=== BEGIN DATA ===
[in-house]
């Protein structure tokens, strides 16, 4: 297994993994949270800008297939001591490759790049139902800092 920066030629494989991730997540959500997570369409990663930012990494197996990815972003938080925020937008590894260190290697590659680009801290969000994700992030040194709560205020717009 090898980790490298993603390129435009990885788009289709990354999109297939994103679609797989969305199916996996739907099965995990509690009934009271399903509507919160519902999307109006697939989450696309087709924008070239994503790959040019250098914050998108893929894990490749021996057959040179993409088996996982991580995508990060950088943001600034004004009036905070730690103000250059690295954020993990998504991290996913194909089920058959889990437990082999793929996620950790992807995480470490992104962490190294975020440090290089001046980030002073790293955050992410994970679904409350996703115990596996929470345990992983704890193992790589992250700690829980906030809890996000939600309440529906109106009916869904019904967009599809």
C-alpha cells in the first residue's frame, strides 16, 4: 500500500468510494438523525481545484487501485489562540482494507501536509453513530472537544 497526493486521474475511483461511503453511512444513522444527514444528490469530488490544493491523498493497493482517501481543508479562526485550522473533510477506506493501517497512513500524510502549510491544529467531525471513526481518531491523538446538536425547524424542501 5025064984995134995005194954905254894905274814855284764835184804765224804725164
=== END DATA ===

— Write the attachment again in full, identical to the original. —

[in-house]
């Protein structure tokens, strides 16, 4: 297994993994949270800008297939001591490759790049139902800092 920066030629494989991730997540959500997570369409990663930012990494197996990815972003938080925020937008590894260190290697590659680009801290969000994700992030040194709560205020717009 090898980790490298993603390129435009990885788009289709990354999109297939994103679609797989969305199916996996739907099965995990509690009934009271399903509507919160519902999307109006697939989450696309087709924008070239994503790959040019250098914050998108893929894990490749021996057959040179993409088996996982991580995508990060950088943001600034004004009036905070730690103000250059690295954020993990998504991290996913194909089920058959889990437990082999793929996620950790992807995480470490992104962490190294975020440090290089001046980030002073790293955050992410994970679904409350996703115990596996929470345990992983704890193992790589992250700690829980906030809890996000939600309440529906109106009916869904019904967009599809």
C-alpha cells in the first residue's frame, strides 16, 4: 500500500468510494438523525481545484487501485489562540482494507501536509453513530472537544 497526493486521474475511483461511503453511512444513522444527514444528490469530488490544493491523498493497493482517501481543508479562526485550522473533510477506506493501517497512513500524510502549510491544529467531525471513526481518531491523538446538536425547524424542501 5025064984995134995005194954905254894905274814855284764835184804765224804725164